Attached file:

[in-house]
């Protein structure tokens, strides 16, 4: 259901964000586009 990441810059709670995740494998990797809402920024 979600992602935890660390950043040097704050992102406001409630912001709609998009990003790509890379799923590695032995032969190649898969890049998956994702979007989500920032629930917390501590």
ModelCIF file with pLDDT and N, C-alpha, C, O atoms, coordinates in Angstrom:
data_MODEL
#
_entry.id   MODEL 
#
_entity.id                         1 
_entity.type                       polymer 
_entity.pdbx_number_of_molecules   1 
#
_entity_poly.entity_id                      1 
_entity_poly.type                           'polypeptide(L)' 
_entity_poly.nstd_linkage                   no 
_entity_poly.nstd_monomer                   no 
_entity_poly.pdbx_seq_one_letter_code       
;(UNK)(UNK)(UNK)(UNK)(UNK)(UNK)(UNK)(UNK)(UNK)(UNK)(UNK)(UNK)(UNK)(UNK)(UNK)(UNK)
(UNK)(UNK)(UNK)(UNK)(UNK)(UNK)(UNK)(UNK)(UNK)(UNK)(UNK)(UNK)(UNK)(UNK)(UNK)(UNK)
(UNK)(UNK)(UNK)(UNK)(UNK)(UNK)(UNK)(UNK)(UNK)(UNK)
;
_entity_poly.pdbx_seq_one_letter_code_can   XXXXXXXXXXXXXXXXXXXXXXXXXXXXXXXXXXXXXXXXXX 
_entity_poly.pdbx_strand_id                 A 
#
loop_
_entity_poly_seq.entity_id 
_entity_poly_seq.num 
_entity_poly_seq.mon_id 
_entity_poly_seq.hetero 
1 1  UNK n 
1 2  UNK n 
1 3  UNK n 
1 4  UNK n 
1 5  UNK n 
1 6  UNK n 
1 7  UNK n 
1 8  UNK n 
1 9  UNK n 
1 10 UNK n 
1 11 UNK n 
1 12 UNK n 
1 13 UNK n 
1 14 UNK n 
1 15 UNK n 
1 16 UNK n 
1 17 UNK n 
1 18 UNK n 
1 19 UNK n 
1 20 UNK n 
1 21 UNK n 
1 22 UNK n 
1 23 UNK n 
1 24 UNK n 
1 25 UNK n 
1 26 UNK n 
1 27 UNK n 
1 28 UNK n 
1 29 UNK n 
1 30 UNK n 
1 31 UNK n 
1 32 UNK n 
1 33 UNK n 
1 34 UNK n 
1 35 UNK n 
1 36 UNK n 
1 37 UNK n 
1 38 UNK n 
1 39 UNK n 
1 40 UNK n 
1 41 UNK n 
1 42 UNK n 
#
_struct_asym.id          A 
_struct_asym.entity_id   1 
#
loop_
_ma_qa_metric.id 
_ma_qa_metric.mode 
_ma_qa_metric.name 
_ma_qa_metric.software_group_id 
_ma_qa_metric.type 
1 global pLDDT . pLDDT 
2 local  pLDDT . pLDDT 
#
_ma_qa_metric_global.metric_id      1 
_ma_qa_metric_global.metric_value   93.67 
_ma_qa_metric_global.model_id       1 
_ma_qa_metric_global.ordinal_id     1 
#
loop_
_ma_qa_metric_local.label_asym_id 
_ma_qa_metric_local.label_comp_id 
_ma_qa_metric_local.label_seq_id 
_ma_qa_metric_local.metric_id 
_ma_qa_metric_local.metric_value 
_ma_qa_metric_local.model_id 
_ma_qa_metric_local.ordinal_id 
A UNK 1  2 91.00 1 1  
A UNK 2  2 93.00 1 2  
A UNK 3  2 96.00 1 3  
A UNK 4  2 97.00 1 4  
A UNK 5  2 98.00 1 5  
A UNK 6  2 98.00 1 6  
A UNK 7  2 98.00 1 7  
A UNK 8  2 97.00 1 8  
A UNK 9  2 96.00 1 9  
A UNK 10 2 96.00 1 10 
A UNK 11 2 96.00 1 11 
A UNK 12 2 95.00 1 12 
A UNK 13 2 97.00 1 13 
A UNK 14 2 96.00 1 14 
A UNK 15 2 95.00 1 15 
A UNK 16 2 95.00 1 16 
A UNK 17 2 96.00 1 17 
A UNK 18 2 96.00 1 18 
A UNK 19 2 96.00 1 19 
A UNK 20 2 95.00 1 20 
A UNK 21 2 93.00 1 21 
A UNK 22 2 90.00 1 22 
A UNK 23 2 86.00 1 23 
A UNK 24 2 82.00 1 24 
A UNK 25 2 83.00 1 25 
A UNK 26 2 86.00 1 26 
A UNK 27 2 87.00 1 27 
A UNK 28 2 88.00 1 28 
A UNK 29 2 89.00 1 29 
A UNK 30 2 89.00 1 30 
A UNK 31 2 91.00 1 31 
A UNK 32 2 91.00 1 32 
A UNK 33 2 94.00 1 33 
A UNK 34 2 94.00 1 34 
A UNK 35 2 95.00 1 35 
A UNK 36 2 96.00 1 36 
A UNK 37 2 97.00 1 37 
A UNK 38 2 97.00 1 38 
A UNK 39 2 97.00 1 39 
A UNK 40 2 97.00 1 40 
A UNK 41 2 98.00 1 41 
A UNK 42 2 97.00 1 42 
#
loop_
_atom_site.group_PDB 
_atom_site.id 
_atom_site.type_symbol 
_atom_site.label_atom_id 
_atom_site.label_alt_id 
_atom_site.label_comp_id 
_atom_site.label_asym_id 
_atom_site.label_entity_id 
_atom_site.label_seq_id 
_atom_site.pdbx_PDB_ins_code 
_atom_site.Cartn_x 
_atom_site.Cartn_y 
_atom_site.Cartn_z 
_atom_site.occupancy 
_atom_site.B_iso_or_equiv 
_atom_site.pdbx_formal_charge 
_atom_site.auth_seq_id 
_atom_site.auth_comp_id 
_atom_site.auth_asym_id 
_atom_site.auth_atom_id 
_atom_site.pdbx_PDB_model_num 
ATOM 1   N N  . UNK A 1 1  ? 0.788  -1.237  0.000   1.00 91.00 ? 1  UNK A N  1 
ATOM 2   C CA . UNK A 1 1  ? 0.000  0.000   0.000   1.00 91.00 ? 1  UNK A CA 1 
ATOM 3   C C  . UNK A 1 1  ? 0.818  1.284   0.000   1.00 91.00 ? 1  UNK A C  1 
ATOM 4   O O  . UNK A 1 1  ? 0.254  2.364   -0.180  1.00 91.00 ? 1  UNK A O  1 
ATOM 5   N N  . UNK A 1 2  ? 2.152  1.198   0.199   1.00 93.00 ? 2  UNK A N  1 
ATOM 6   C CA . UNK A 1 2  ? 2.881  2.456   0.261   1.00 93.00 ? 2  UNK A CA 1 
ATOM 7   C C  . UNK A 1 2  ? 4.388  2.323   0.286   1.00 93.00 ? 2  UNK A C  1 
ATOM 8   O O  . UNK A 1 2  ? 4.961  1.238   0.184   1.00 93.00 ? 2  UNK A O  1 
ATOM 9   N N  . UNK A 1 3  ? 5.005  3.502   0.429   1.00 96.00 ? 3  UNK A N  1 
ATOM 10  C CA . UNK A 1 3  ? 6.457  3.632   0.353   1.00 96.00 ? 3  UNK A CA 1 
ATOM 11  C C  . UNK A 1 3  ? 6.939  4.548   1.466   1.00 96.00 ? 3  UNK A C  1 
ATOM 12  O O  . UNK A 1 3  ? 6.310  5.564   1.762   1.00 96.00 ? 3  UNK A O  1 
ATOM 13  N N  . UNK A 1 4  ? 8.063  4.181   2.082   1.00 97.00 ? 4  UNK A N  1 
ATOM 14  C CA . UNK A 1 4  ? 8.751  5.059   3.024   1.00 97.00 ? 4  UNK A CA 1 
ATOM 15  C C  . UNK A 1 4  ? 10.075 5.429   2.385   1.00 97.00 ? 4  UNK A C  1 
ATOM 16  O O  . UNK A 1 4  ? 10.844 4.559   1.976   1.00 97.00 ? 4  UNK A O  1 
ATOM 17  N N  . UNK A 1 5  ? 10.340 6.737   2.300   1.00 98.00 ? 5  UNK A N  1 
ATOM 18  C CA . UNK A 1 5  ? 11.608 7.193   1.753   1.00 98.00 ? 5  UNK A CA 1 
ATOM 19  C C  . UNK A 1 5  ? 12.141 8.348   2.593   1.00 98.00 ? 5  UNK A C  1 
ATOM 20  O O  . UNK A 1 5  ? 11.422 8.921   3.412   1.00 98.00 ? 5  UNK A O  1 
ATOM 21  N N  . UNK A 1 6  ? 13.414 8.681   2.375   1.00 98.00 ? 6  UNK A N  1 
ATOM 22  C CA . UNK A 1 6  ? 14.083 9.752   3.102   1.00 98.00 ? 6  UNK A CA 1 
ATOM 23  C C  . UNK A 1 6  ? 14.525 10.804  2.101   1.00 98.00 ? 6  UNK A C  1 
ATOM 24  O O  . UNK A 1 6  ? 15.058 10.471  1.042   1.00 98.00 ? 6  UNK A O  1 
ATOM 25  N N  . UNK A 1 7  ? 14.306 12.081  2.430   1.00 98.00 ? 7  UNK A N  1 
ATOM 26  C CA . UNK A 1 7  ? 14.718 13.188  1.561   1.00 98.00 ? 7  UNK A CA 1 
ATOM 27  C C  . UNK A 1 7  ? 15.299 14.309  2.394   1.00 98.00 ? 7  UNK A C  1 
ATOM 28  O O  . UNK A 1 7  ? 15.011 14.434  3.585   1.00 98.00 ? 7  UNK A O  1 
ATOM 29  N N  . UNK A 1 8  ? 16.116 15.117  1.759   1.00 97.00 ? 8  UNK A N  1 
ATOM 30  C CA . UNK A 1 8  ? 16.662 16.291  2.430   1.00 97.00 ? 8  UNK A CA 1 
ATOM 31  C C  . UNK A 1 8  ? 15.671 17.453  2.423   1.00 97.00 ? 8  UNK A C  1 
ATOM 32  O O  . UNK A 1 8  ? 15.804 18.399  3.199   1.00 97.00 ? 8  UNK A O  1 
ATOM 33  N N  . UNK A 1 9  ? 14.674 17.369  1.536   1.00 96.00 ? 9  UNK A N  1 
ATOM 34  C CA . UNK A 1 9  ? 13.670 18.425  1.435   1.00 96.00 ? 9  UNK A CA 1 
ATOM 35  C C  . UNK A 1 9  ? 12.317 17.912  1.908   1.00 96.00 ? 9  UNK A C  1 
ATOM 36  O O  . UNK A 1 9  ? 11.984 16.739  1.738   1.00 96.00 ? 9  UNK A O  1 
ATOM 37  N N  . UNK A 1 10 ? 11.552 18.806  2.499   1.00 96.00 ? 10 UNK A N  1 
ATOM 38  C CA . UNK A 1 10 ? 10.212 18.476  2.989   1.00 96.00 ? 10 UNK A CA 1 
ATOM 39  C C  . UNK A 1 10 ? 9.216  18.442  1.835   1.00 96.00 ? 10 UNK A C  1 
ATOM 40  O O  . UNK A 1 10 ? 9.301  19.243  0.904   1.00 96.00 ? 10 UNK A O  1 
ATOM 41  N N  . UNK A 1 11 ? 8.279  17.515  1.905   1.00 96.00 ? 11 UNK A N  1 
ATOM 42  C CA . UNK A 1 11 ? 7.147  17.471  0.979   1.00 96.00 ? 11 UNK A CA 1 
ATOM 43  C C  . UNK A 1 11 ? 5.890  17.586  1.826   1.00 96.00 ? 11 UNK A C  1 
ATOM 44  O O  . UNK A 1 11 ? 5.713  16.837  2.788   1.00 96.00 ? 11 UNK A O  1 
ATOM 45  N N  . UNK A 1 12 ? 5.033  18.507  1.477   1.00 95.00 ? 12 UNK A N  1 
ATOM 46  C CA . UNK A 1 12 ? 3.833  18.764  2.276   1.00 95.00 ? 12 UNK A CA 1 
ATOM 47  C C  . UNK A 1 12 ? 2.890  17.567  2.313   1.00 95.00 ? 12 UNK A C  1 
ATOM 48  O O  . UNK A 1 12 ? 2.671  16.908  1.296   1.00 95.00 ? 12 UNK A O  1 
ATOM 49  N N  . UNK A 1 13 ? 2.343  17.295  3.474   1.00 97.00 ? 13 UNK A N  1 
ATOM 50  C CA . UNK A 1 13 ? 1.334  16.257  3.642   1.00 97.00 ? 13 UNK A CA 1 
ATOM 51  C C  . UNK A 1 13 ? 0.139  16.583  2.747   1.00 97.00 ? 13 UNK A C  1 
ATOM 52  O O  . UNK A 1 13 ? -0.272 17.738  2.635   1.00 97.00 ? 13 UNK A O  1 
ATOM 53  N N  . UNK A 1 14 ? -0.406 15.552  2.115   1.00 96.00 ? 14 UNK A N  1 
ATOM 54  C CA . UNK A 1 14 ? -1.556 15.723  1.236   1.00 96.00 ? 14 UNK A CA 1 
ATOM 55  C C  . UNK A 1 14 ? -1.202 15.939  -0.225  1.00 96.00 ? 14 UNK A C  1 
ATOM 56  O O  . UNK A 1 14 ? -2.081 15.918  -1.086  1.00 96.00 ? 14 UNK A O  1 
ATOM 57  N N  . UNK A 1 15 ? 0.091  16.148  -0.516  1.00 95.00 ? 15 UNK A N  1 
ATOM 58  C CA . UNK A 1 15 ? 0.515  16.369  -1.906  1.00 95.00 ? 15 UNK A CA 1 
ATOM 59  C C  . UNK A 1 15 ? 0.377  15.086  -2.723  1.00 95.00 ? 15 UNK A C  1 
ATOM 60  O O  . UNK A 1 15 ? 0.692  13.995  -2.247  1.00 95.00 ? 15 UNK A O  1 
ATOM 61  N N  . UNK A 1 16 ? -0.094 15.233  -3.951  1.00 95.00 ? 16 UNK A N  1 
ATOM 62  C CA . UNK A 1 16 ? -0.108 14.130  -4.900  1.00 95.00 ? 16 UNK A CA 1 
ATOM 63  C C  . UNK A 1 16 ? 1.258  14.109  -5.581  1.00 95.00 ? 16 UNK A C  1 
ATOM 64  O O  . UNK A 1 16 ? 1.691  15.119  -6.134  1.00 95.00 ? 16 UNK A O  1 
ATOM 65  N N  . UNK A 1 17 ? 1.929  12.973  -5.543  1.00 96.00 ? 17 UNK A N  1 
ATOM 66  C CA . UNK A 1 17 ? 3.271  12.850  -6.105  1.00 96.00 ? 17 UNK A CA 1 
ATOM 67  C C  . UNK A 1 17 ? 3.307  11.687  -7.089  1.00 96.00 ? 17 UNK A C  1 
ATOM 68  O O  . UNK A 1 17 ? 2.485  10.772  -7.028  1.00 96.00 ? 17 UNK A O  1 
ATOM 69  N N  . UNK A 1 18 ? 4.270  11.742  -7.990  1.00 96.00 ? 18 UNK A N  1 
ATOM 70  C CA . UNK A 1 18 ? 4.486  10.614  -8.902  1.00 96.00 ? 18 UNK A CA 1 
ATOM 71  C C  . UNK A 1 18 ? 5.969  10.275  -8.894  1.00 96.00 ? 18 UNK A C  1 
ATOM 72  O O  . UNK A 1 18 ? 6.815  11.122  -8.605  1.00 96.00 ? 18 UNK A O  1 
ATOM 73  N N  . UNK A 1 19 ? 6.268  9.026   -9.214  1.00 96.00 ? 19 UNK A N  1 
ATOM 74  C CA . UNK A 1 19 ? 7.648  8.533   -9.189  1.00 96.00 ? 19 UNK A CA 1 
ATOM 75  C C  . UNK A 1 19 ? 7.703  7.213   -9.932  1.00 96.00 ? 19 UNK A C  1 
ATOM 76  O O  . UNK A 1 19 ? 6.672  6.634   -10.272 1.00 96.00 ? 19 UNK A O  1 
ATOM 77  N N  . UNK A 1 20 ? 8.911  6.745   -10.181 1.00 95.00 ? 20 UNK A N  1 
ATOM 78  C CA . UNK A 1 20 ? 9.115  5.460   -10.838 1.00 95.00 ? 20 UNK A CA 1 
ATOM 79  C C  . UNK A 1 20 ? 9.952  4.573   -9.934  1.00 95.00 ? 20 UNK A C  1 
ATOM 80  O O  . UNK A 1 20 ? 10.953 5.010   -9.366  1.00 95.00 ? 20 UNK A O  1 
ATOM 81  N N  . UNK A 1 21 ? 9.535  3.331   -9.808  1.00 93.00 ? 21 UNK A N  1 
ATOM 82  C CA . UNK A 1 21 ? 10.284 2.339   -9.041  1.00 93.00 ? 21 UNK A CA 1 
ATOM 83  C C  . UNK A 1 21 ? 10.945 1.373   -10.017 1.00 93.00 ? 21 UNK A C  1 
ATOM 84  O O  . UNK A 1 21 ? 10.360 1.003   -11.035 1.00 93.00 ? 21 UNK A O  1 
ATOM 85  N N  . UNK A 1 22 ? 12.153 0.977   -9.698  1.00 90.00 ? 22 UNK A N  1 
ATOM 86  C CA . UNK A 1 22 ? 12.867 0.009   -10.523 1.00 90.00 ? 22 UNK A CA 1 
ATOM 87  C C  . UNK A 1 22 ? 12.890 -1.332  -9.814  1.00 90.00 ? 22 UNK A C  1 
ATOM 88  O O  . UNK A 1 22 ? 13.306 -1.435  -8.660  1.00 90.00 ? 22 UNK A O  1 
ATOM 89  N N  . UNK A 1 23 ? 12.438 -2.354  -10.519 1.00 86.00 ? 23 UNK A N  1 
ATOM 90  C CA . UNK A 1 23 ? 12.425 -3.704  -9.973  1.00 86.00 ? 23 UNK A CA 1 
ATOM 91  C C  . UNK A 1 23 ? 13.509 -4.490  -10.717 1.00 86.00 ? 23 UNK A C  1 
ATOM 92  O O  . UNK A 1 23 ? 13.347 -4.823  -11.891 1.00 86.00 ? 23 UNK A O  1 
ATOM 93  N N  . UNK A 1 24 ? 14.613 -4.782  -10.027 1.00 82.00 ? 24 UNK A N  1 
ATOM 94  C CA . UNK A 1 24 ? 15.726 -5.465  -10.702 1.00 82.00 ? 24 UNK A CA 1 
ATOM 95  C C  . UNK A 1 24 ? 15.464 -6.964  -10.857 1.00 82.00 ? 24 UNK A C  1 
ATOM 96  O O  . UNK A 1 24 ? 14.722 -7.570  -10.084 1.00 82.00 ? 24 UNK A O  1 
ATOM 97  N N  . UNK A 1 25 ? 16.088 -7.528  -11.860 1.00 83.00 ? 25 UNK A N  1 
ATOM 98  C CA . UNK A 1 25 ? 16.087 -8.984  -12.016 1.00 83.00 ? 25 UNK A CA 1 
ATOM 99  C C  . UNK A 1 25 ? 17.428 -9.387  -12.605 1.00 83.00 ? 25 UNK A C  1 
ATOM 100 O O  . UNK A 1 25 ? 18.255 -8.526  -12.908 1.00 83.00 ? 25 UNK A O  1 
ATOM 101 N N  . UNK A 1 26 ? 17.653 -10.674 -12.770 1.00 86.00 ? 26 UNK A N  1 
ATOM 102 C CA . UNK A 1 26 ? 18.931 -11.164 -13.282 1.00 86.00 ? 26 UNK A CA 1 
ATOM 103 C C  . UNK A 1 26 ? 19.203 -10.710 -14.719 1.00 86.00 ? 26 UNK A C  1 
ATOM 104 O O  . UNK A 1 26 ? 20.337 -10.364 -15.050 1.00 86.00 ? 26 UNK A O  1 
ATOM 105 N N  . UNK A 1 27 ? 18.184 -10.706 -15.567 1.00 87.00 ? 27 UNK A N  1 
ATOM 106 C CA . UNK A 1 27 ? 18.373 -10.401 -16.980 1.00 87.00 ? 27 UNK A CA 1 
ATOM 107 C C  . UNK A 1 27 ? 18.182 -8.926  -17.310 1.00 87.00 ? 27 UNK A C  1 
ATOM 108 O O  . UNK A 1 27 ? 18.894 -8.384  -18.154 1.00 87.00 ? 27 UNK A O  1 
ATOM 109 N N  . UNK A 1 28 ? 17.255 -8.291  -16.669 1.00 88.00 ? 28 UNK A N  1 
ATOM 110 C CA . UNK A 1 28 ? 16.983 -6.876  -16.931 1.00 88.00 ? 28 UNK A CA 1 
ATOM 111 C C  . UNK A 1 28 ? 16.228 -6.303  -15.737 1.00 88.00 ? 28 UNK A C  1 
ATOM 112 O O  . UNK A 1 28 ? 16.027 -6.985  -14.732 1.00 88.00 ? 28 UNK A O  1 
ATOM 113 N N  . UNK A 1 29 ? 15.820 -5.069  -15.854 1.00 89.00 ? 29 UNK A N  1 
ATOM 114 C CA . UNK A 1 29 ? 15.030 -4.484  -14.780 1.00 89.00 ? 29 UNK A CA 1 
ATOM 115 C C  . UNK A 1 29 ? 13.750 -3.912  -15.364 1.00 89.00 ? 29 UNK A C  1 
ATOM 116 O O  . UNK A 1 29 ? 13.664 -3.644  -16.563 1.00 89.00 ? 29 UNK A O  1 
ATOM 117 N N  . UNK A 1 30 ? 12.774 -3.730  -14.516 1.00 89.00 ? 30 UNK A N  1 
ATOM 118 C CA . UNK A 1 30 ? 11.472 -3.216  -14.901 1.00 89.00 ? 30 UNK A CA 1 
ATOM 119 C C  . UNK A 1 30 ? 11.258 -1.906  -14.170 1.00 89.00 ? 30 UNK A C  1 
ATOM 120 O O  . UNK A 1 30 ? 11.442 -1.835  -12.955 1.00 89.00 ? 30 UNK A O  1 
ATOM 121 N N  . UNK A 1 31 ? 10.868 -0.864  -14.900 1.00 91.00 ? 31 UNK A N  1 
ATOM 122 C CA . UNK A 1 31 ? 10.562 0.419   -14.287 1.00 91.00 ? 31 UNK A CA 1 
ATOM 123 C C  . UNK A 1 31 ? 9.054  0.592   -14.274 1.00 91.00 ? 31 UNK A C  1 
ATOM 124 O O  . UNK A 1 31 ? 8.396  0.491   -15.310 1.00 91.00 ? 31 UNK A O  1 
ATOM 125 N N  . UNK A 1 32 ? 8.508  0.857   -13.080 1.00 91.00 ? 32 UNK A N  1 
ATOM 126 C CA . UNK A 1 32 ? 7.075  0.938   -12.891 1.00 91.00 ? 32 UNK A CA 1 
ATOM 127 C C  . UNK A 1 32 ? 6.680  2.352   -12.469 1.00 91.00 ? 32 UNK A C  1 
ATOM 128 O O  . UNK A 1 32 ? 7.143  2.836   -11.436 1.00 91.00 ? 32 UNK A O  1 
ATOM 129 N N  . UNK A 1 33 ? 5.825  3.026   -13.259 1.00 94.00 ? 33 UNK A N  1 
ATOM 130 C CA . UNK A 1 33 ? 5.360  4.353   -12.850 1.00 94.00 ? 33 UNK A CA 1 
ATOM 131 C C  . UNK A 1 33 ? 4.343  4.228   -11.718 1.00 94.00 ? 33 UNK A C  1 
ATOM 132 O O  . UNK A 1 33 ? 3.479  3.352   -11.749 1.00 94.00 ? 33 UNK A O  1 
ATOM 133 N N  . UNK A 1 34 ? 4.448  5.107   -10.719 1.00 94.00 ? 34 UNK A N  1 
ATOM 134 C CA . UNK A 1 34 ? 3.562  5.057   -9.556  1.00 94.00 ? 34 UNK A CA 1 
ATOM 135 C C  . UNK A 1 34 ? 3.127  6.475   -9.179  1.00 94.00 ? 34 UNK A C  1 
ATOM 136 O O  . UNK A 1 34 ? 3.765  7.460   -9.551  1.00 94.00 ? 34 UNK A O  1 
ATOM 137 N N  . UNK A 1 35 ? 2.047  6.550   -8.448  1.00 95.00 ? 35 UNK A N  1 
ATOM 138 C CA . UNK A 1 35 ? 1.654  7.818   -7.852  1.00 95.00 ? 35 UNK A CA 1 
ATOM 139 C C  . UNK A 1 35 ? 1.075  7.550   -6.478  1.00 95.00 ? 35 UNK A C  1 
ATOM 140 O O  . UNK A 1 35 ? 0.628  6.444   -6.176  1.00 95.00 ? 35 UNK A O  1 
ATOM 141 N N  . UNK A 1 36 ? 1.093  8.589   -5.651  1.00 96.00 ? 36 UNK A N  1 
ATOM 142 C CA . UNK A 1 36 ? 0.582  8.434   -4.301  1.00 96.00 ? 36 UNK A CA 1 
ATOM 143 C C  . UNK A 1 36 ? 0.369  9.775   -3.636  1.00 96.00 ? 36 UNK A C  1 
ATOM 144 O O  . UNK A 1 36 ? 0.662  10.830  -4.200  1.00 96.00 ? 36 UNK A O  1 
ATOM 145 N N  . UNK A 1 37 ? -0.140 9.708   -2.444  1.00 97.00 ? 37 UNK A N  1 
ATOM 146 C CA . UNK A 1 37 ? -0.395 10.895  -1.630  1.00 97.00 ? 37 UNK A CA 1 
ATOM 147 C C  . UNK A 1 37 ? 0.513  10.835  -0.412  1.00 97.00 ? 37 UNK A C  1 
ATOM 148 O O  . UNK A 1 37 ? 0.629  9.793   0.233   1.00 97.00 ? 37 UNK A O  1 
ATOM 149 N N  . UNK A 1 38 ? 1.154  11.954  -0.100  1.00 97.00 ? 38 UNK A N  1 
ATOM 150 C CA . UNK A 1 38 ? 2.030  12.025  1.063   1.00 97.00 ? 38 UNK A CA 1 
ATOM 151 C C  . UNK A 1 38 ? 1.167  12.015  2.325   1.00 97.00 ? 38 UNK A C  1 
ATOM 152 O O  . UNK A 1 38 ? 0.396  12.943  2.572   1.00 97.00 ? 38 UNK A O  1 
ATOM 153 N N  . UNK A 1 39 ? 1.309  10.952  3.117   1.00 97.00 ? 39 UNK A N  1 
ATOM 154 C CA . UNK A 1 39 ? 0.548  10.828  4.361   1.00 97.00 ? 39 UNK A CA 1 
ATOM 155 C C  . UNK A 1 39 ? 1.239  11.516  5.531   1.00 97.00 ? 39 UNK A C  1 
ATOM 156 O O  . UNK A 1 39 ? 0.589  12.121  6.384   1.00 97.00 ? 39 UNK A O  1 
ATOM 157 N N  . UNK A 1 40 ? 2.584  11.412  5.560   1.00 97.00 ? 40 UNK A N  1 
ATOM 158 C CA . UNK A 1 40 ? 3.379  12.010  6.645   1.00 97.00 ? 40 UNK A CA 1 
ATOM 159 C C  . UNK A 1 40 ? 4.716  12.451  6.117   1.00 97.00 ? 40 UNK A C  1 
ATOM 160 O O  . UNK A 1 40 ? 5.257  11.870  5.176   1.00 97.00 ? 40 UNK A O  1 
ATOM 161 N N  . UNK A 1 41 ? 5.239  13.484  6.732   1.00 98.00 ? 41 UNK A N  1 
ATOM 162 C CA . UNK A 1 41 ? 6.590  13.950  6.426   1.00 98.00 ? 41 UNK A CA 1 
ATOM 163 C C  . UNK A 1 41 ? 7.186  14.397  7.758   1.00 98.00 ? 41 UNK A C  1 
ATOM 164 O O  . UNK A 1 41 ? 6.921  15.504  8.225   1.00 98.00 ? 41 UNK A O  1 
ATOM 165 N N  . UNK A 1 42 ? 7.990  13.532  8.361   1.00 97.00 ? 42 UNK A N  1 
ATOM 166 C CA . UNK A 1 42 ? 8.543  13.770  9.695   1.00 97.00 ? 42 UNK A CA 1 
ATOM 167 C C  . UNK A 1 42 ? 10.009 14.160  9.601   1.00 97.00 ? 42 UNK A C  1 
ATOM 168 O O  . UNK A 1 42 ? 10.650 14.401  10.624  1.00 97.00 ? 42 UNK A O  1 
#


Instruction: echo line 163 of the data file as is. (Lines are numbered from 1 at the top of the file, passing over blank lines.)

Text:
ATOM 2   C CA . UNK A 1 1  ? 0.000  0.000   0.000   1.00 91.00 ? 1  UNK A CA 1 